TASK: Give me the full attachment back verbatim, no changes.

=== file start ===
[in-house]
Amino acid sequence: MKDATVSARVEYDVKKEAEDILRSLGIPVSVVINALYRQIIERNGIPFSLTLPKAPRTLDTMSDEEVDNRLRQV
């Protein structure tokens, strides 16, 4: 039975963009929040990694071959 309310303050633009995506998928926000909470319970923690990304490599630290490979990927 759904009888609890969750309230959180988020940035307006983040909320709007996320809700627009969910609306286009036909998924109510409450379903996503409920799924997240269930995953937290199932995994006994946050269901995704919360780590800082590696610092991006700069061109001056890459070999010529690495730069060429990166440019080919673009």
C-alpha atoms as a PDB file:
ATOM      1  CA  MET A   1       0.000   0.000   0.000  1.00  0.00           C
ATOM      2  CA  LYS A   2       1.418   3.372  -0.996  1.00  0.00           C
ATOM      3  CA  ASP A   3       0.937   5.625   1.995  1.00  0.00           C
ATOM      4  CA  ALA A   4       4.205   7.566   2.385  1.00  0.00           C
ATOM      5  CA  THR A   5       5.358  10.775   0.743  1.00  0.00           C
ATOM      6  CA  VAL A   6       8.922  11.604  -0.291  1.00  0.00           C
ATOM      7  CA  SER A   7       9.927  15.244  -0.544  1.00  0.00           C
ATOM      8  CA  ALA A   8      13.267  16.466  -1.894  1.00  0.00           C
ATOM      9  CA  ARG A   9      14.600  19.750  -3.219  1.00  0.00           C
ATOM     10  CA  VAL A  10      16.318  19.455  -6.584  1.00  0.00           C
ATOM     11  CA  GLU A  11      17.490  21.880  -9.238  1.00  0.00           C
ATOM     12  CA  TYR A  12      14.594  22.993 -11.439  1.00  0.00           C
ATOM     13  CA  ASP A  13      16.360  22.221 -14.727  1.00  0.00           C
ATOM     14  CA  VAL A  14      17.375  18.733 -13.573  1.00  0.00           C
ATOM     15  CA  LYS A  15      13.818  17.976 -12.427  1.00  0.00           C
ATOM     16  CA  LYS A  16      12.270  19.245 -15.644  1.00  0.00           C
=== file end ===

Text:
[in-house]
Amino acid sequence: MKDATVSARVEYDVKKEAEDILRSLGIPVSVVINALYRQIIERNGIPFSLTLPKAPRTLDTMSDEEVDNRLRQV
């Protein structure tokens, strides 16, 4: 039975963009929040990694071959 309310303050633009995506998928926000909470319970923690990304490599630290490979990927 759904009888609890969750309230959180988020940035307006983040909320709007996320809700627009969910609306286009036909998924109510409450379903996503409920799924997240269930995953937290199932995994006994946050269901995704919360780590800082590696610092991006700069061109001056890459070999010529690495730069060429990166440019080919673009």
C-alpha atoms as a PDB file:
ATOM      1  CA  MET A   1       0.000   0.000   0.000  1.00  0.00           C
ATOM      2  CA  LYS A   2       1.418   3.372  -0.996  1.00  0.00           C
ATOM      3  CA  ASP A   3       0.937   5.625   1.995  1.00  0.00           C
ATOM      4  CA  ALA A   4       4.205   7.566   2.385  1.00  0.00           C
ATOM      5  CA  THR A   5       5.358  10.775   0.743  1.00  0.00           C
ATOM      6  CA  VAL A   6       8.922  11.604  -0.291  1.00  0.00           C
ATOM      7  CA  SER A   7       9.927  15.244  -0.544  1.00  0.00           C
ATOM      8  CA  ALA A   8      13.267  16.466  -1.894  1.00  0.00           C
ATOM      9  CA  ARG A   9      14.600  19.750  -3.219  1.00  0.00           C
ATOM     10  CA  VAL A  10      16.318  19.455  -6.584  1.00  0.00           C
ATOM     11  CA  GLU A  11      17.490  21.880  -9.238  1.00  0.00           C
ATOM     12  CA  TYR A  12      14.594  22.993 -11.439  1.00  0.00           C
ATOM     13  CA  ASP A  13      16.360  22.221 -14.727  1.00  0.00           C
ATOM     14  CA  VAL A  14      17.375  18.733 -13.573  1.00  0.00           C
ATOM     15  CA  LYS A  15      13.818  17.976 -12.427  1.00  0.00           C
ATOM     16  CA  LYS A  16      12.270  19.245 -15.644  1.00  0.00           C